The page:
FISHLAKE NATIONAL FOREST, Utah — Dan Jimenez doesn’t get to do this very often. It’s almost unheard-of for researchers to get this close to such a massive fire: In a few hours, if all goes well, more than 2,000 acres of trees will be ablaze, in a controlled burn that will emulate the conditions and behaviors of naturally-occurring wildfires.
Jimenez, a researcher with the Missoula Fire Sciences Lab, in Montana, is here setting up a series of cameras and heat sensors right at the edge of the future wildfire, as part of a new joint project between the U.S. Forest Service and a handful of research institutions. The goal: to better understand how wildfires spread — and why they’ve become so dangerous, to towns and the firefighters sent to put them out.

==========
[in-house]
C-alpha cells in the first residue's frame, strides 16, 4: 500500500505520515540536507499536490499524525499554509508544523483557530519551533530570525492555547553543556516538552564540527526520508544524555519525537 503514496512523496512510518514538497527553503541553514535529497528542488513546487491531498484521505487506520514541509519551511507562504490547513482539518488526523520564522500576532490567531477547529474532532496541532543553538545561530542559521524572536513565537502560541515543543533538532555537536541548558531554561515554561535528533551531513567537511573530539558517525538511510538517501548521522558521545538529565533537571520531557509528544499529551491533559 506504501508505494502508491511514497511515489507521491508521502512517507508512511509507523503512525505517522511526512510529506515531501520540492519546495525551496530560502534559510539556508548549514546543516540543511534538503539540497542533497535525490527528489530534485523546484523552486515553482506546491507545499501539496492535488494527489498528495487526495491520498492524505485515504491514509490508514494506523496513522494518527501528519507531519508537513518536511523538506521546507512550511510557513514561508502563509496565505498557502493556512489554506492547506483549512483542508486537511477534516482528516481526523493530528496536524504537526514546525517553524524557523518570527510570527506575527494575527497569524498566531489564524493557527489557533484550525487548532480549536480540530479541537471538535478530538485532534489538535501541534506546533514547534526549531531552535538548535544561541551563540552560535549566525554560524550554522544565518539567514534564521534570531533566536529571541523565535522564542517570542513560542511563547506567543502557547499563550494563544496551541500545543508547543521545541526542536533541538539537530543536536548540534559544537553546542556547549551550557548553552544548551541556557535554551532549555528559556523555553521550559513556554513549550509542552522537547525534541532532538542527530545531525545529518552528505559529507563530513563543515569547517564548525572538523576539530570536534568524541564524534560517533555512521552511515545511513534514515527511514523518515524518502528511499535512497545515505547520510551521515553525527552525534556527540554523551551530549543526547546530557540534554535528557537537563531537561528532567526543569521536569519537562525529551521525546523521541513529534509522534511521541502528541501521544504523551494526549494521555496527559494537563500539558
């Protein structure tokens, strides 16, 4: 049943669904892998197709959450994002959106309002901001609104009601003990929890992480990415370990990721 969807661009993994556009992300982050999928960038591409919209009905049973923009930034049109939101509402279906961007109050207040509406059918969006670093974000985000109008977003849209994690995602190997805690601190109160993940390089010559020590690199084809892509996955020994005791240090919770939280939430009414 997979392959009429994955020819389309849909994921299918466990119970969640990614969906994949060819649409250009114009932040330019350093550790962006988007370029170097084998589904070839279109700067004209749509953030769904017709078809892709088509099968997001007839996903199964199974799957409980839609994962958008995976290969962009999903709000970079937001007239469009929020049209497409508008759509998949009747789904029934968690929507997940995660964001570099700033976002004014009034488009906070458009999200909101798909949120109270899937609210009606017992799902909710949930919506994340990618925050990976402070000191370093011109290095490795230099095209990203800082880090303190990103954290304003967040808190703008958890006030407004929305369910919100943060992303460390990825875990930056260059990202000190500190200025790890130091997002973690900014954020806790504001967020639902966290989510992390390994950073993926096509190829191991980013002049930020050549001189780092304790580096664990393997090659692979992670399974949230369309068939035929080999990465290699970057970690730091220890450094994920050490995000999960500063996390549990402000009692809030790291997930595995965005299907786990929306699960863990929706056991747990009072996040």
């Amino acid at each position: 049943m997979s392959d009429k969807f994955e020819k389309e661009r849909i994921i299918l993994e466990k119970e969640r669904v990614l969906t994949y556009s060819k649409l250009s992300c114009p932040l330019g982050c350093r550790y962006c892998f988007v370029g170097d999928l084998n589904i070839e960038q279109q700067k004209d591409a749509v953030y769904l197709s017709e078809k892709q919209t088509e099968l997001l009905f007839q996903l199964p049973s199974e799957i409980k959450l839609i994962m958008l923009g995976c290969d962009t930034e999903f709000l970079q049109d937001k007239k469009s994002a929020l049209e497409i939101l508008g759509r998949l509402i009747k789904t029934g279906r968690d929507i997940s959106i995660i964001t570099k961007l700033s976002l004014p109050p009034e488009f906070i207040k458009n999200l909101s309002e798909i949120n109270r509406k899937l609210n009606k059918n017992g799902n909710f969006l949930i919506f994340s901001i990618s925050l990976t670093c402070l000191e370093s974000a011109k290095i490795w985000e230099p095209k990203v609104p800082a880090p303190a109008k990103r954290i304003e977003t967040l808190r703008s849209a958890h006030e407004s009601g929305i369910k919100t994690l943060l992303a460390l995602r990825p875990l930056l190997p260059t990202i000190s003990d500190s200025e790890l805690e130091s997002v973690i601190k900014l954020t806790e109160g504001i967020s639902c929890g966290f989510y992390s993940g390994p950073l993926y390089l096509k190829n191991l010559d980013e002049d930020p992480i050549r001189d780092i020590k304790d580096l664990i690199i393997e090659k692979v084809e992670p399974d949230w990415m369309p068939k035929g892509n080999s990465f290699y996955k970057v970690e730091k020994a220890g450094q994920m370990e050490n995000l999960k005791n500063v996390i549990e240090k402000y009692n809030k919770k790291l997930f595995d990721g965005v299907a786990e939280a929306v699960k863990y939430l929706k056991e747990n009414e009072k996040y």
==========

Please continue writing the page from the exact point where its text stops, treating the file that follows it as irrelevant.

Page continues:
“The data we are collecting, that's really valuable because of the implications of safety zones and firefighters' safety, and what constitutes a safe environment,” Jimenez told VICE News.
VICE News Tonight got a rare look at the inner workings of this essential — and potentially dangerous — study, from the first ignition (by helicopter and ATVs bearing flamethrowers), to the day after, when researchers returned to check on their charred equipment.
“As scientists, our job is to gather data and make sense of it — and prove scientifically what is safe,” Jimenez said. “I think that's the starting point. If you are really going to change the culture, it starts through an organic process.”